- Treasury Secretary Steven Mnuchin said Monday the deficit shouldn't be a critical concern right now.
- "Now is not the time to worry about the reduction in the deficit or the Fed's balance sheet," Mnuchin said during a CNBC interview.
- The comments come from the fact that many Republican senators are strongly against further federal spending to strengthen the economy.
- Many economists say that additional government action is needed to prevent the economic recovery from stalling while the unemployment rate remains high.
- You can find more stories on the Business Insider homepage.
Treasury Secretary Steven Mnuchin said Monday that reducing the national deficit by around $ 3 trillion shouldn't be a critical issue right now. The comments come from the fact that many Republican senators are strongly against further federal spending to strengthen the economy.
"Now is not the time to worry about reducing the deficit or the Fed's balance sheet," Mnuchin said during a CNBC interview.
—Squawk Box (@SquawkCNBC) September 14, 2020
Mnuchin praised the Federal Reserve's response to the pandemic, saying the two-pronged response saved the economy from collapse earlier this year.
"If we hadn't passed the $ 3 trillion deal and the Fed hadn't acted the way they did … I think you'd see a very different economic scenario now," he said.
Mnuchin's comments seem like a thinly veiled criticism of Republican lawmakers battling another stimulus package because of the growing federal debt. Democrats are asking for at least $ 2.2 trillion more to spend, but many Republicans are opposed to this as an expensive and unnecessary measure.
Continue reading: Morgan Stanley says the future of the stock market is "unusually dependent" on another stimulus package – and recommends 5 portfolio moves that should be made if Congress passes another round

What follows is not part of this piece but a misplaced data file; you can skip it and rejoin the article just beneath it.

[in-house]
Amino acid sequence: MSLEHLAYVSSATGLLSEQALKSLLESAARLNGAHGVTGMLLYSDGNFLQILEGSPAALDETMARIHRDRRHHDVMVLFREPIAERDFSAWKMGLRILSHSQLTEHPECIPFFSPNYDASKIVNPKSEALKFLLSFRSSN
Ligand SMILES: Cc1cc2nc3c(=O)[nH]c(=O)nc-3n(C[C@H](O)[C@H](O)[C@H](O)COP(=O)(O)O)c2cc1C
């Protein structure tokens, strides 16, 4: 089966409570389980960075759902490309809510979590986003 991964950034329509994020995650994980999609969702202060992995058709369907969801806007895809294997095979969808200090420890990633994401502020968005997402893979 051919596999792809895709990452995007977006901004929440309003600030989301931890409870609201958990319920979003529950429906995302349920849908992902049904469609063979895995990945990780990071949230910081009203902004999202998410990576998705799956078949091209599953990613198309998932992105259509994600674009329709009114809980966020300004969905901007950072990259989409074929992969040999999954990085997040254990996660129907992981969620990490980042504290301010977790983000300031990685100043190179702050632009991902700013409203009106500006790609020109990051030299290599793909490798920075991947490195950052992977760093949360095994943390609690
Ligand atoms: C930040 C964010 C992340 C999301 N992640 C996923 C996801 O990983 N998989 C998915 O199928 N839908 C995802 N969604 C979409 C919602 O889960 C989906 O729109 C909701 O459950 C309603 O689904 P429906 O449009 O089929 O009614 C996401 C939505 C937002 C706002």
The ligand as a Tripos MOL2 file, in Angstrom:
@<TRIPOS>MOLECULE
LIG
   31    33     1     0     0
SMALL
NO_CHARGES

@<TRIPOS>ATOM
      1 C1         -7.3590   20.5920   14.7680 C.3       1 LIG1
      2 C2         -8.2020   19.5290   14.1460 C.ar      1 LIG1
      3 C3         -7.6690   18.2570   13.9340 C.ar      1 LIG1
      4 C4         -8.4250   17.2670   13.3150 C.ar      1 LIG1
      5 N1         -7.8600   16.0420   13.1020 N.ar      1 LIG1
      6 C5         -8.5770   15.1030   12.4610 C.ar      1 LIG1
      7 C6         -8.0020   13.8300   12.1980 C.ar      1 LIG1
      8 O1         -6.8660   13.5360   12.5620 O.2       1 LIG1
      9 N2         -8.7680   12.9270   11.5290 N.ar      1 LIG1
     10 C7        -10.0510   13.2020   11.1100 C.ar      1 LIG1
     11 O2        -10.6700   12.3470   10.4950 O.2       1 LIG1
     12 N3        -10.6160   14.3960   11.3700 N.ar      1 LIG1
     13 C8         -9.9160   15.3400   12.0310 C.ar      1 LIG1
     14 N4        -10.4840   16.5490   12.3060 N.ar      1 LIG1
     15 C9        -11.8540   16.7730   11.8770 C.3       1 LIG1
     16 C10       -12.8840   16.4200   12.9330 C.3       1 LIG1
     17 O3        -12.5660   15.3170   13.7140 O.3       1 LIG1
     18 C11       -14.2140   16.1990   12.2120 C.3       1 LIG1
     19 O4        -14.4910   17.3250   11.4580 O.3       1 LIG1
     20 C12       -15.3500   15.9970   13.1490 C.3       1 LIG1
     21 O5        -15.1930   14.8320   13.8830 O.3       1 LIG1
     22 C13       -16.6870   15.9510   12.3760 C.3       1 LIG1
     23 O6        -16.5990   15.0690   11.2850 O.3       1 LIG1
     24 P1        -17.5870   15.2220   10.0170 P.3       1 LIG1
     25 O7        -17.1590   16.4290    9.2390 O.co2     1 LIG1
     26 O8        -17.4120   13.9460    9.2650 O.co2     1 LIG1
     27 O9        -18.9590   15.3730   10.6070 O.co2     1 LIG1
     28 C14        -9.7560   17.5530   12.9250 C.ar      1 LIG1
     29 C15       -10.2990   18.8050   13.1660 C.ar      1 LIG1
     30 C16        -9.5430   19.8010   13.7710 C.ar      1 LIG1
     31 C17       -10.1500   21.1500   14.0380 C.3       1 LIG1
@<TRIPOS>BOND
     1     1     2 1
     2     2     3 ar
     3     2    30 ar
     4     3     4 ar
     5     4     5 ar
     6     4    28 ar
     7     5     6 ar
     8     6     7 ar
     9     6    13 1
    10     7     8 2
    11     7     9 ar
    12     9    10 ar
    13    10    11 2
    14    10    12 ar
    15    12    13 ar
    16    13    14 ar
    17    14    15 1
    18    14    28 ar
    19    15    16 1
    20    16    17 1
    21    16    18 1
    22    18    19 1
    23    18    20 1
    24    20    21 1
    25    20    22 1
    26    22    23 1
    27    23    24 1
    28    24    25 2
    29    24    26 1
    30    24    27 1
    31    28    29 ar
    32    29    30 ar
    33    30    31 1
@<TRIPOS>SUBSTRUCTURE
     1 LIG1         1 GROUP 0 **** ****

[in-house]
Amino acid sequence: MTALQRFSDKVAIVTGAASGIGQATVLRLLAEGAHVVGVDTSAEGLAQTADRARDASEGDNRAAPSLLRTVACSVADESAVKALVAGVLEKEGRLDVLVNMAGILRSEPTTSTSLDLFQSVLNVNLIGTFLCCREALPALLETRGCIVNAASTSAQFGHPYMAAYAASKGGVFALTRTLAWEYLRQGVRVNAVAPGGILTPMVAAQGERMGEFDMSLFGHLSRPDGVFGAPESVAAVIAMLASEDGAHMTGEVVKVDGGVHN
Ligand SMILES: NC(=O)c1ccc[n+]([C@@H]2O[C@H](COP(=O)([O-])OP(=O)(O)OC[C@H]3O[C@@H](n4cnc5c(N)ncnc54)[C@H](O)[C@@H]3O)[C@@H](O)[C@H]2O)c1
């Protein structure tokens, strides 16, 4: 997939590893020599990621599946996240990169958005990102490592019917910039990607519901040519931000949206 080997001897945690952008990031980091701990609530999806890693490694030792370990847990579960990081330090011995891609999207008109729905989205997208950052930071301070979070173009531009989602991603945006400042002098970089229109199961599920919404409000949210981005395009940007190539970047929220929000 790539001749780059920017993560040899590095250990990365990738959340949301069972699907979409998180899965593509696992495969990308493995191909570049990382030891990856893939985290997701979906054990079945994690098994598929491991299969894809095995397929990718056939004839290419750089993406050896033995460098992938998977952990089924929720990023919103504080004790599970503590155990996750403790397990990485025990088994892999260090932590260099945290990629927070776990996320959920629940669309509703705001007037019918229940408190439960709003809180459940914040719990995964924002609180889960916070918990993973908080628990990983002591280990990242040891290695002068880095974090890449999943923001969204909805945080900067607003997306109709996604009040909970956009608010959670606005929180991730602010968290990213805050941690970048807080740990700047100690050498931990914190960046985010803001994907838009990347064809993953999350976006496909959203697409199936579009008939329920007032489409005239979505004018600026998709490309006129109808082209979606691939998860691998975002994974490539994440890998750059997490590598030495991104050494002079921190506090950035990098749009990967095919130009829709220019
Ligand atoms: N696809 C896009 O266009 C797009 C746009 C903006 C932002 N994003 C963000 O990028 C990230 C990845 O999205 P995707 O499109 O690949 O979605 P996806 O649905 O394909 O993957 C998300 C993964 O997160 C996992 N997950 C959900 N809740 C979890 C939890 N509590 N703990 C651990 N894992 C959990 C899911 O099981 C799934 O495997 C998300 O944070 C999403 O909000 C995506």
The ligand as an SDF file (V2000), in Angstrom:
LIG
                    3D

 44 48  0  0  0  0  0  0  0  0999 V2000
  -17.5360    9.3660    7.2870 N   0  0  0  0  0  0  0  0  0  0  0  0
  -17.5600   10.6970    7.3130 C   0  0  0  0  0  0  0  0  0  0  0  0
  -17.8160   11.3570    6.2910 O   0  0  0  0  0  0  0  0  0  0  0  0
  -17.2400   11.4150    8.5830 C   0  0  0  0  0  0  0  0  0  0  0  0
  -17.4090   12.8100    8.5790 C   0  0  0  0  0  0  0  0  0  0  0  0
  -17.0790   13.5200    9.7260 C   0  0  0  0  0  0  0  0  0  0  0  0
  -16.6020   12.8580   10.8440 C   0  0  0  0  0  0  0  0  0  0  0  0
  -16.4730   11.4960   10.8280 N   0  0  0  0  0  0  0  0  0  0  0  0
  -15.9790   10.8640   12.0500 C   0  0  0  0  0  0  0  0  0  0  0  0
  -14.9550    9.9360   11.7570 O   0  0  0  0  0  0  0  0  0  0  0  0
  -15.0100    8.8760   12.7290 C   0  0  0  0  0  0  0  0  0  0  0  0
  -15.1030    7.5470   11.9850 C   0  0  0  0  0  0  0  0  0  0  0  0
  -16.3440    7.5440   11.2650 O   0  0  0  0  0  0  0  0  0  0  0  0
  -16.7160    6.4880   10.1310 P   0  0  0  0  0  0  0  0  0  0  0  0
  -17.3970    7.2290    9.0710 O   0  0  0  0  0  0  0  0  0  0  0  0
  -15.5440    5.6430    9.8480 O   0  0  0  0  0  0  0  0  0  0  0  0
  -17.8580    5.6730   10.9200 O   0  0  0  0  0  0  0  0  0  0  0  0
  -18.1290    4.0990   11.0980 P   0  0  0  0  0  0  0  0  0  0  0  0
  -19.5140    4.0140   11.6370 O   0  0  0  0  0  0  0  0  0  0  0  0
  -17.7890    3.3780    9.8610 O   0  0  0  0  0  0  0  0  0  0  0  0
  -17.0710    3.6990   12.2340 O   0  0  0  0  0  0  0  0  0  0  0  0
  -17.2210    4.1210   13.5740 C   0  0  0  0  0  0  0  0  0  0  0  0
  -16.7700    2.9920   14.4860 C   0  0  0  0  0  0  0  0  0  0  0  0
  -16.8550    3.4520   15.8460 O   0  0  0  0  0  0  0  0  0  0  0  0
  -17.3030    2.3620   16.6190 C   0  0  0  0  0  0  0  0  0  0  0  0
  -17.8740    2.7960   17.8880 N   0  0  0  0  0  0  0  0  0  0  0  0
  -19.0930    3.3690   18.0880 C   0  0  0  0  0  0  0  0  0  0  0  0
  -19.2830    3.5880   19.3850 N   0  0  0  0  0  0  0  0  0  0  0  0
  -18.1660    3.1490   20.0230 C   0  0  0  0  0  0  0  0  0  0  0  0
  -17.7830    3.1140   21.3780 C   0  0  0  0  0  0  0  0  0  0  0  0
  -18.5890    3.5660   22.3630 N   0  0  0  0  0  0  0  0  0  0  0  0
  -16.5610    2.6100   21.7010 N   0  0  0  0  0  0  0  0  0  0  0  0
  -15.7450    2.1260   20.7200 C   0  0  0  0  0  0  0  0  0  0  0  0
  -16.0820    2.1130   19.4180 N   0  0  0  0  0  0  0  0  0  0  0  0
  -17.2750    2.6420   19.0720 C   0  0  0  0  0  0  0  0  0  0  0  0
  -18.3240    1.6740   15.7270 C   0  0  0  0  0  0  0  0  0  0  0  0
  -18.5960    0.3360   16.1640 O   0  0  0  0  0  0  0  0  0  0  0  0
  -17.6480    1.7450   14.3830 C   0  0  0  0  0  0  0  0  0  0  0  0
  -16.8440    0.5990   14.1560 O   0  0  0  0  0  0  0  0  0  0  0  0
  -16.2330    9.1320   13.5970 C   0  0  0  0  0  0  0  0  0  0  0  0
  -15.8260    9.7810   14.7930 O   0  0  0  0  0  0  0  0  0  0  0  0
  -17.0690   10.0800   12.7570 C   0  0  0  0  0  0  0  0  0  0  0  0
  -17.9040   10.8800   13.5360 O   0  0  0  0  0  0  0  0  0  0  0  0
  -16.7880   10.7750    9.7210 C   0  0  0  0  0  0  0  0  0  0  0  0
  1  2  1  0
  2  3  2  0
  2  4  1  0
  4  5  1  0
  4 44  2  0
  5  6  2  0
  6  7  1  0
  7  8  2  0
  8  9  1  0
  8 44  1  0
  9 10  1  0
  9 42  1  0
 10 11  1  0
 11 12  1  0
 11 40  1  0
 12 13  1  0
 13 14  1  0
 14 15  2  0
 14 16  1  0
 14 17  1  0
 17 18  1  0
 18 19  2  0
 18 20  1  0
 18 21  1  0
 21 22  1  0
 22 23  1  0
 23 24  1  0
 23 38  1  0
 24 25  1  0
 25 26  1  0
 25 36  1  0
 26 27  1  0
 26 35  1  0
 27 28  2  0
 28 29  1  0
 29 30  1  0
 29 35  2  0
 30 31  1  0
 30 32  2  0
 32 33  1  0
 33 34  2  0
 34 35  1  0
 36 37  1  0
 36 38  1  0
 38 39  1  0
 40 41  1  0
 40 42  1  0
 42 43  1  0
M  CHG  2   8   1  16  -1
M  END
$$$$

Congress has pumped more than $ 3 trillion in emergency spending into the economy since March, increasing the debt to $ 26.7 trillion so far. But over a dozen Republican senators shrink from the idea of approving more federal aid, arguing that the economy is recovering on its own.
"We don't have an unlimited checking account," said Wisconsin Senator Ron Johnson said in early August.
Many economists say another sizeable stimulus package is needed to keep an economic recovery from stalling, suggesting the low cost of borrowing and an inflation rate that is being kept in check. The number of permanent layoffs is increasing and nearly 30 million Americans are receiving unemployment benefits.
"If the economy is on a stronger footing, serious thought must be given to the country's unsound budget development," said former Finance Ministers Robert Rubin and Jacob Lew wrote in a Washington Post last week. "But with a pandemic in the midst of a prolonged, deep recession, this is not the time for deficits to stand in the way of adequately addressing the crisis and the huge needs that come with it."
On Thursday, Democrats blocked a $ 500 billion GOP stimulus plan and ridiculed it as "emaciated" for lack of additional aid to state and local governments or a second round of economic reviews of $ 1,200 for Americans included.
The proposal also included a $ 300 surcharge on state unemployment benefits, only half of what the Democrats want to achieve.